Thal. 0.68 (0.17) 5.1 (0.8) 3.4 (0.7) 0.23 (0.06) 5.4 (1.5) 2.0 (0.7) 0.44–0.65 17.6–19.0 4.9–6.2
Note: Values in parenthesis correspond to the parameter uncertainties (2 SD). The coefcients derived from literature (Firbank et al 1993, Bevilacqua et al 1999, Yaroslavsky et al
2002, Koyama et al 2005, Custo et al 2006) for the red/NIR-range are given in the last column.
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Phys. Med. Biol. 60 (2015) 2 921
chosen for their completeness in wavelengths and tissue types. Figures4(a) and (b) show the
simulation results for 671 and 808nm as dashed lines together with the experimental data
asmarkers. For both wavelengths, simulation results using optical parameters derived from
the literature t only poorly the experimental data. In certain conditions the simulated u-
ence rate showed deviations by one order of magnitude from the experimental one. We could
exclude these deviations that were only due to an imperfect mesh construction. Although
Figure 4. The uence rate (mW cm−2) at different detector positions (markers with
errorbars (2 SD)) and for the calculated optical parameters (solid line) is shown in
gures 4(a) and (b) for 671 and 808 nm, respectively. Dashed lines represent the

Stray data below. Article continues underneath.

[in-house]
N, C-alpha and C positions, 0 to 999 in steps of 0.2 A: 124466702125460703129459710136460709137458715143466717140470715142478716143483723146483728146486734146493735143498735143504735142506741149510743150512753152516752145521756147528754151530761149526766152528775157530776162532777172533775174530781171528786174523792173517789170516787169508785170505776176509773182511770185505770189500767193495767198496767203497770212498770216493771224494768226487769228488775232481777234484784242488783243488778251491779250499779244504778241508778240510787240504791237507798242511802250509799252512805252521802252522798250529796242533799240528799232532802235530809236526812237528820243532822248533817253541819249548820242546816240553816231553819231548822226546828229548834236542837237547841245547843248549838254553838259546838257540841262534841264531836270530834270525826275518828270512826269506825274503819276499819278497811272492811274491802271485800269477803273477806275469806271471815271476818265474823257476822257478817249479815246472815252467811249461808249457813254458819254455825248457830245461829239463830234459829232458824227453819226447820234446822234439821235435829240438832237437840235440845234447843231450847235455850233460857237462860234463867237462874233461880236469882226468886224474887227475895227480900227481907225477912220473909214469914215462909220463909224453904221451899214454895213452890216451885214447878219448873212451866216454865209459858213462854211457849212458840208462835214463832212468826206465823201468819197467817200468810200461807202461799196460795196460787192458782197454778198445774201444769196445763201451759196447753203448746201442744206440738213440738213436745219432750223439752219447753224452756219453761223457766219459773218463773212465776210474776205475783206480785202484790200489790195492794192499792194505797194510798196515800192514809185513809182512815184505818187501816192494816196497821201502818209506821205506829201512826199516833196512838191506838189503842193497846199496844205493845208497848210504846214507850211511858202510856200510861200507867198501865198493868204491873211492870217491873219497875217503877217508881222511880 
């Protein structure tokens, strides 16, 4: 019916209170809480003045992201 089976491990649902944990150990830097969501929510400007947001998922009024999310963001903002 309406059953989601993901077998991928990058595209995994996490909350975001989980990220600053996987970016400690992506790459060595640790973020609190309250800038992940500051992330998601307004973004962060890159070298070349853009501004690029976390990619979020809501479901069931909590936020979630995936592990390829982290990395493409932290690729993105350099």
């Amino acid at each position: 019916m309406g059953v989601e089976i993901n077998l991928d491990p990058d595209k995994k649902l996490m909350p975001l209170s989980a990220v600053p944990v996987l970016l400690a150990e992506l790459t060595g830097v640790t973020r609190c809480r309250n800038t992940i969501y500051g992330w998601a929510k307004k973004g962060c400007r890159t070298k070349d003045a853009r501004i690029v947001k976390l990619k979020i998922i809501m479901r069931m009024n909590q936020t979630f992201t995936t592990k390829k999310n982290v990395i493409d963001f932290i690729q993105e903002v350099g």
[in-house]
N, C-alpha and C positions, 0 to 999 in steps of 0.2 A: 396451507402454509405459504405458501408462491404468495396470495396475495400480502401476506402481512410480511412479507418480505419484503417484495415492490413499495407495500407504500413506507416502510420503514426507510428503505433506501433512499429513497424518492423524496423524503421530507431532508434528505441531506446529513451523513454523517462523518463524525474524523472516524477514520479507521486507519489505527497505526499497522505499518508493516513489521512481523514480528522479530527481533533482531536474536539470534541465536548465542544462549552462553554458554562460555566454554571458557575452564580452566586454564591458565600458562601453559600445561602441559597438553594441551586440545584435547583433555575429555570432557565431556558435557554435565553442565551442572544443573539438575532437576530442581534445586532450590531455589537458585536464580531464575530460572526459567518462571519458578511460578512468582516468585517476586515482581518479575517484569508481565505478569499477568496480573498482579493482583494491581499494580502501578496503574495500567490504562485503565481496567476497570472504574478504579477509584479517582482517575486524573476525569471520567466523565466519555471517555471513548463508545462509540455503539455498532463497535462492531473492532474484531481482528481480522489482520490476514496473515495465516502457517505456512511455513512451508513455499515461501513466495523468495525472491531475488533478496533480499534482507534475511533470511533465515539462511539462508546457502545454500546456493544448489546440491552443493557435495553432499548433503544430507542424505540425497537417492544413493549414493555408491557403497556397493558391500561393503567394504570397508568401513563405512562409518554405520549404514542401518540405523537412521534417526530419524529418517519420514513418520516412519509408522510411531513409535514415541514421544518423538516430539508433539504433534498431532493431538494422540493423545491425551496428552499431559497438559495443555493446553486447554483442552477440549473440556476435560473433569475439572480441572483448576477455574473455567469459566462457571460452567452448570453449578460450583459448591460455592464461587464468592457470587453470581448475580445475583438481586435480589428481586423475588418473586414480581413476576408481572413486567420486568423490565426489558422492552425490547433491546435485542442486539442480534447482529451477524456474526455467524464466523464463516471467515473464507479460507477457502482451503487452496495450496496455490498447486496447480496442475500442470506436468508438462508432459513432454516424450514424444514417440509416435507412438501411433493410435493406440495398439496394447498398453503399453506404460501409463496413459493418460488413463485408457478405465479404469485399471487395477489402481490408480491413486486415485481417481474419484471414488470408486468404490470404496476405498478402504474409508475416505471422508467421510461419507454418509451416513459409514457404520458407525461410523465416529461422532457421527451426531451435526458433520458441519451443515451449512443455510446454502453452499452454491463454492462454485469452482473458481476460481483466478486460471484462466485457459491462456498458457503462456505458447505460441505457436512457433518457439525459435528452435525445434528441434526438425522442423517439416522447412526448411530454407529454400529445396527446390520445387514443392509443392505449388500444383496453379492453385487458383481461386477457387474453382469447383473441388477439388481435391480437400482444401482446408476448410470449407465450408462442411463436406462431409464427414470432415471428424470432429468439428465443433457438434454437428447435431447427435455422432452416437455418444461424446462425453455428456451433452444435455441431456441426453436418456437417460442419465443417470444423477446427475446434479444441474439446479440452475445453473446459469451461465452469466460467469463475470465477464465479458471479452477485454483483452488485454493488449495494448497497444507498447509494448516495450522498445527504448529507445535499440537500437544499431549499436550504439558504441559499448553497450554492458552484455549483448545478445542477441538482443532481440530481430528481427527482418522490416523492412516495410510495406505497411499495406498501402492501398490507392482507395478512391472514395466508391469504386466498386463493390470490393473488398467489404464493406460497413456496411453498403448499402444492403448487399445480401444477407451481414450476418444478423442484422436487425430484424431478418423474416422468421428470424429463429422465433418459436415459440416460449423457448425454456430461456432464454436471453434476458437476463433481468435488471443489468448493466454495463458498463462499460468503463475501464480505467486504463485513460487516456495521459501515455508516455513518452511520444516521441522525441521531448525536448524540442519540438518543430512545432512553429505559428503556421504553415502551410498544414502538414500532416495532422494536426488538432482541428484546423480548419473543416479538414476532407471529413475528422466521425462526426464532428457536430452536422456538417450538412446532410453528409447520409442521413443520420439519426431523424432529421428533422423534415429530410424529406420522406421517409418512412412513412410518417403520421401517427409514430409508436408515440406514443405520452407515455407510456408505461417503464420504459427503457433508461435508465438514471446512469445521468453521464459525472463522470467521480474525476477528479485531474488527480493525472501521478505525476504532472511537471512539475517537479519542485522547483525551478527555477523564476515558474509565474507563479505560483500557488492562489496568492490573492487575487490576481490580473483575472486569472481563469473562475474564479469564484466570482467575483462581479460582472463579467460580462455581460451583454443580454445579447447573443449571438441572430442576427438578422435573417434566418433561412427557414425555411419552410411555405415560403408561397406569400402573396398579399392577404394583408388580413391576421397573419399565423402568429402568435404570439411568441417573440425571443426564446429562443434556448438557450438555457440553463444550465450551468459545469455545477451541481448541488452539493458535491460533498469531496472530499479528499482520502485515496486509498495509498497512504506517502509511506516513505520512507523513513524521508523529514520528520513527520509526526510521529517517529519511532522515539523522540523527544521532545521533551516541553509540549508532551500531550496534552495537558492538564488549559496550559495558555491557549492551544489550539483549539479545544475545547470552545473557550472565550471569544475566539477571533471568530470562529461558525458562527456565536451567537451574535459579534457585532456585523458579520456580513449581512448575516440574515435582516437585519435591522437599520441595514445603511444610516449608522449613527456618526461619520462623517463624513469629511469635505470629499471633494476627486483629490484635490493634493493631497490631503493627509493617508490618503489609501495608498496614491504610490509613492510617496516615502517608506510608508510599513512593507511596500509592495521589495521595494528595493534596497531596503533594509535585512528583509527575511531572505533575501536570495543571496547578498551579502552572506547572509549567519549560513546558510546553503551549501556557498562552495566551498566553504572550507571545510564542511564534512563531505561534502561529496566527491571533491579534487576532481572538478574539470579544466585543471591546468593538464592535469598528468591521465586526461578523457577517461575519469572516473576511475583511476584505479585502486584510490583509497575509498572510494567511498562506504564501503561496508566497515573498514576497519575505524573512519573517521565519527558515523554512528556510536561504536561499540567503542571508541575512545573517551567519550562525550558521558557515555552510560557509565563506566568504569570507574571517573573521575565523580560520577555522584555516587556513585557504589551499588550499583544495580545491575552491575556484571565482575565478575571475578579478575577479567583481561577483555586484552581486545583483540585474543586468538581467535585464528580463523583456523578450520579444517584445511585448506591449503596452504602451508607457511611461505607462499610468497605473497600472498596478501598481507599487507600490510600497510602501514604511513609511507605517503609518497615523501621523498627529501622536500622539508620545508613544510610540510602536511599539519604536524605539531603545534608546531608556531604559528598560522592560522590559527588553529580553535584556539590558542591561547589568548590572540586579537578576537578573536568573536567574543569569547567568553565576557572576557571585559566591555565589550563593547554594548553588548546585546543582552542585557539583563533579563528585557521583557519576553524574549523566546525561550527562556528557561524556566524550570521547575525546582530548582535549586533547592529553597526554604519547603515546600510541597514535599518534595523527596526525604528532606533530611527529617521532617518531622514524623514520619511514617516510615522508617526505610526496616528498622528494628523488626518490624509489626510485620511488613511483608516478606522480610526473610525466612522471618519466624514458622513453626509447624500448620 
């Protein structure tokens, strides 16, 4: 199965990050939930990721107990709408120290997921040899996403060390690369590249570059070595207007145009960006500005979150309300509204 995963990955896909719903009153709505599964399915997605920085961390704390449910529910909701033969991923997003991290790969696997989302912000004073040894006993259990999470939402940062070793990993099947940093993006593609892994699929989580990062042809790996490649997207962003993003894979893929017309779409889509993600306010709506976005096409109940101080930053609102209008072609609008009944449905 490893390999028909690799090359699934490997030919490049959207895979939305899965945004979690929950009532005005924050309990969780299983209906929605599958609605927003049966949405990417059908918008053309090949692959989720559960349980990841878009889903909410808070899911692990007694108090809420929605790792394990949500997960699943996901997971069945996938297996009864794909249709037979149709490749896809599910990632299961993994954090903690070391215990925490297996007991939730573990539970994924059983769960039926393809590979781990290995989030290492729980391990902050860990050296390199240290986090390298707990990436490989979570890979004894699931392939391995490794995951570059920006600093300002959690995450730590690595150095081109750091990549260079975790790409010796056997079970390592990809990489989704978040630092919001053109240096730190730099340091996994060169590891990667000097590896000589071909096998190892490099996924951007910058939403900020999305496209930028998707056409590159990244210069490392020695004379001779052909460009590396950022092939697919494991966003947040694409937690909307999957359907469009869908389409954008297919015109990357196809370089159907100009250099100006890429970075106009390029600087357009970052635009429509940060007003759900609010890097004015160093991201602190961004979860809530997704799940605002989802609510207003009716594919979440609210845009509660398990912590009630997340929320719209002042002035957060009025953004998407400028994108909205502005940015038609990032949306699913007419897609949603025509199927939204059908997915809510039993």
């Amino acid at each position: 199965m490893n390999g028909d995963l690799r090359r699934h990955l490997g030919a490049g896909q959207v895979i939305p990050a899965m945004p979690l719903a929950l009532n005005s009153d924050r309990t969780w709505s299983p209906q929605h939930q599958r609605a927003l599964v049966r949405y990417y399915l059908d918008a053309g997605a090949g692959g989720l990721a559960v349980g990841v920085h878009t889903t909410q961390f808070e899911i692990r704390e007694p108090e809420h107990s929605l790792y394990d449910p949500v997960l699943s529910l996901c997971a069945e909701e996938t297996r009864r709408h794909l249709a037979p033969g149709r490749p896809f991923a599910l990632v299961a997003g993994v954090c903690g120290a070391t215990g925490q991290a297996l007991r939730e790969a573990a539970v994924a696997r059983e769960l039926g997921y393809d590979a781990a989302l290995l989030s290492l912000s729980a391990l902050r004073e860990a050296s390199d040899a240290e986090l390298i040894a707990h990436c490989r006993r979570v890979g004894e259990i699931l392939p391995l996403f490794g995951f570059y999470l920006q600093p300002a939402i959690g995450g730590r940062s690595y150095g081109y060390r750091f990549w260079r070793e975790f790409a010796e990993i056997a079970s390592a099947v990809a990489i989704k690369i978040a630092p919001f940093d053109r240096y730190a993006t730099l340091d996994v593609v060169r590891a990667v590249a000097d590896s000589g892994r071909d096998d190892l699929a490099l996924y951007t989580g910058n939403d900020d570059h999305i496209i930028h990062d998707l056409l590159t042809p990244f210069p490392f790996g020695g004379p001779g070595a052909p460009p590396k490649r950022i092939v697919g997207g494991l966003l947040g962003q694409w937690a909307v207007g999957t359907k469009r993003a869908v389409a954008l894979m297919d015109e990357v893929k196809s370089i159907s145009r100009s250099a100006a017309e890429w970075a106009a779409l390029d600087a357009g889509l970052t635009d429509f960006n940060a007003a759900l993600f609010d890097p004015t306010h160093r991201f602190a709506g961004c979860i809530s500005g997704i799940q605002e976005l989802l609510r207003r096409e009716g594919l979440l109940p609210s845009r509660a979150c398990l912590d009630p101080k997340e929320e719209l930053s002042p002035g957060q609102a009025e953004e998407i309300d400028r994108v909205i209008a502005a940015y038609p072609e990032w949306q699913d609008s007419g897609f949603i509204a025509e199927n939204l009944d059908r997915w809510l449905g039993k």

uence rate computed with optical parameters derived from literature (table 2). The
zero-position on the x-axis corresponds to the caudal limit of the SNpc. Experimental
and simulated data was normalized such that the tissue irradiance of the conic beam
delivered by the FD1 on the sphenoidal bone was 1Wcm−2. (a) Fluence rate at 671nm.
(b) Fluence rate at 808nm.
0 5 10 15 20 25 30 35 40
detector position [mm]
fluence rate [mW / cm2]
pituitary gland
SNpc right anterior
SNpc right posterior
SNpc left posterior
SNpc left anterior
0 5 10 15 20 25 30 35 40
detector position [mm]
fluence rate [mW / cm2]
pituitary gland
SNpc right anterior
SNpc right posterior
SNpc left posterior
SNpc left anterior
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Phys. Med. Biol. 60 (2015) 2 921
absolute values of the uence rate might be biased by the mesh, large local over- or underes-
timation of the uence rate is rather an indication of an inappropriate choice of optical tissue
coefcients. The simulated uence rate showed dip behavior in the region of the thalamus (at
the positions around 15mm for catheters located in the SNpc), in contrast to the experimental
data, suggesting a much lower μeff for this region. The simulated uence rate in the ventricles
(at positions above 30mm) was approximately the same for all catheter positions, which cor-
responds to a light cavity with small μeff and thus semi-homogenous uence rate distribution.
In contrast, the experimental data showed much larger differences in the uence rate between
particular catheters, especially at 671nm, which suggests a larger μeff for the CSF in the ven-